Within seconds of meeting me for the first time, Sidney Urquhart moved in for the kill.

It was a December evening in the late 80s, a holiday party at her daughter Rachel’s apartment on West End Avenue, and I was making my debut as Rachel’s new boyfriend. (I’d met Rachel—now a novelist—while we were working at Spy.) I didn’t know that much about her parents, Sir Brian and Lady Urquhart, nor they about me, but Sidney had clearly heard who my favorite author was.

“I’m told you’re a P. G. Wodehouse fan,” she said, pleasantly, as we were introduced. “Of course, he was a Nazi collaborator.”

Classic Sidney. Wodehouse was nothing of the sort, and she knew it—that view had already been debunked in books and articles. She was testing the new beau, certainly. But as I was to learn in the years ahead, the gambit was the kind of blithely lobbed conversational hand grenade Sidney deployed to throw people off-balance and use as a protective shield. Plus it was great sport: it made things so much less boring.

Anyway, she’d winged me, but I held my own—the wisest approach with her, as it turned out—and after a little back-and-forth I veered off toward a stiff drink when a tweedy older gentleman on a sofa flagged me down. “Come sit here,” he said cheerfully, slapping his palm down next to him. I did. And before long Brian and I were sharing Wodehouse quotes.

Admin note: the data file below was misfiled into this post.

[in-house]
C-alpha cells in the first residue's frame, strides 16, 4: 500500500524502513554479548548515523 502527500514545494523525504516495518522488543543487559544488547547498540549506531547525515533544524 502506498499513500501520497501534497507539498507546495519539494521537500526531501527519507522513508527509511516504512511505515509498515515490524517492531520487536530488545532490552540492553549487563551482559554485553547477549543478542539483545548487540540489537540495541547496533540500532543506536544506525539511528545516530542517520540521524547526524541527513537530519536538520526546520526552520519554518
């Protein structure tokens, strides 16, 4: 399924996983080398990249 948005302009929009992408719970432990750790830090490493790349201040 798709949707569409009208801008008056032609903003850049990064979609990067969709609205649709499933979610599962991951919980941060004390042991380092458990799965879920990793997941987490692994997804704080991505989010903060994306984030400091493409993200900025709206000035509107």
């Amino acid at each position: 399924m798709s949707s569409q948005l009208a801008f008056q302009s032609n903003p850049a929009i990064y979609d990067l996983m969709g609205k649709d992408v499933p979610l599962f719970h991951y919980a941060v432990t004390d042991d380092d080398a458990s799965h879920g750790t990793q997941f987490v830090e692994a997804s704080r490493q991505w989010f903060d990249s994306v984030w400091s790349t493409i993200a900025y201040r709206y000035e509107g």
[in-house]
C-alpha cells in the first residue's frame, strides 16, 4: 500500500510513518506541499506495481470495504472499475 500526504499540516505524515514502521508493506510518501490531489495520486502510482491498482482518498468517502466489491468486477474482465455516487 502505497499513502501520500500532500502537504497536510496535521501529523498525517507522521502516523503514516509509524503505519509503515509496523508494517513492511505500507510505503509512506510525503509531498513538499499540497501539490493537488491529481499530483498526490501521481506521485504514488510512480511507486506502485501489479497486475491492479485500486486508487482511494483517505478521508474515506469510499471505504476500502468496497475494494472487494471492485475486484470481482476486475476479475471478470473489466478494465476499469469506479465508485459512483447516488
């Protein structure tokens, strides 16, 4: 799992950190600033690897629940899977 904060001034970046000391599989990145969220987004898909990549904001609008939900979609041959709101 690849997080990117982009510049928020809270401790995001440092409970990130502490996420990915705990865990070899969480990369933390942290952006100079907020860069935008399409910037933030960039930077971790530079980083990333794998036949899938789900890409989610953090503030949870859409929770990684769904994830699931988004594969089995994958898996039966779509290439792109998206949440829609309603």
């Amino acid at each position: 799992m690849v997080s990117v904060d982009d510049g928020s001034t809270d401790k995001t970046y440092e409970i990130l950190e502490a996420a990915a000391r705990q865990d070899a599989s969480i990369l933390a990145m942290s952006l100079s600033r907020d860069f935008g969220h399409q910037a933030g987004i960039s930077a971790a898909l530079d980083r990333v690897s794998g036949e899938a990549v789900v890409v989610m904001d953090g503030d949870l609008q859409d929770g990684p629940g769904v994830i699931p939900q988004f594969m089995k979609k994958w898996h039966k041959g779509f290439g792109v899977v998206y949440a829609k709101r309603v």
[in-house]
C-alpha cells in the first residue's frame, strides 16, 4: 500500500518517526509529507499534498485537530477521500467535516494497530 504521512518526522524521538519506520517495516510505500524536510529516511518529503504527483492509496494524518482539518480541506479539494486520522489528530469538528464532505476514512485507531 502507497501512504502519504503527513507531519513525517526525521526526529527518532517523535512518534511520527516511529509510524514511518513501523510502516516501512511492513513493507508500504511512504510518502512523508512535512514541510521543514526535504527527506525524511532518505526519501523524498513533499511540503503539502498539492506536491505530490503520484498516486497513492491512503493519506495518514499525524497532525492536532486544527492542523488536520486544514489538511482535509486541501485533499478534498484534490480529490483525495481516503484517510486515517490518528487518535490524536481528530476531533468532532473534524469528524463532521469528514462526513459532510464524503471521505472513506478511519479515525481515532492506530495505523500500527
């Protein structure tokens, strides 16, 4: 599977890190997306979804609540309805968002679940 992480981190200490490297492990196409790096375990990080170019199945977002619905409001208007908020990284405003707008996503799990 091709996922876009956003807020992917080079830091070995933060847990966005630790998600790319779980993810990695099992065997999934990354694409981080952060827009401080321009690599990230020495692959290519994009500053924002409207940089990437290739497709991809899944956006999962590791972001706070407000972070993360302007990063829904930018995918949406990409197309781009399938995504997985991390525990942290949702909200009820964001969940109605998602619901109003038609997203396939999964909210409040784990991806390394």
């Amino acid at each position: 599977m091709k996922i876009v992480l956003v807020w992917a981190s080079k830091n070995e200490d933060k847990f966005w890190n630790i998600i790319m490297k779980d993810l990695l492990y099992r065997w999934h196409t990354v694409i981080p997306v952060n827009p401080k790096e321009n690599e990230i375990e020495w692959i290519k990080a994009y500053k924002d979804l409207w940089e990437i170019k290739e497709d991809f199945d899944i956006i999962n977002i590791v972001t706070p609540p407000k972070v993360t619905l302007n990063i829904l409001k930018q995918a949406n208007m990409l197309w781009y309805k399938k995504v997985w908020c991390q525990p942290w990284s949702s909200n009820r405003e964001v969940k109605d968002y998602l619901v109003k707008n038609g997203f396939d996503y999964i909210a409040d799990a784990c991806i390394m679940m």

Going into that party, I’d assumed that one of them would be formidable. But I’d assumed the wrong one.

Brian Urquhart and Jimmy Carter at a conference on the Middle East at the Carter Center, in Atlanta, 1987.

Brian and Sidney Urquhart both died two weekends ago at their Shaker home in Tyringham, Massachusetts, a hamlet down the road from Stockbridge, separated by just a day. Brian, the extraordinary diplomat much written about in the world’s press in recent days—a founder of the United Nations, architect of its Nobel Prize–winning peacekeeping operations, etc.—went first, at 101. Sidney, who’d worked as the librarian at St. Bernard’s School, and later as a researcher at Time magazine—she was also a fine writer and a terrific editor—followed at 87. They’d been married 57 years, the second time for both, and although their health had declined recently, this virtually simultaneous departure was hardly anticipated yet somehow fitting. Life for either one without the other would have been insupportable. They adored each other.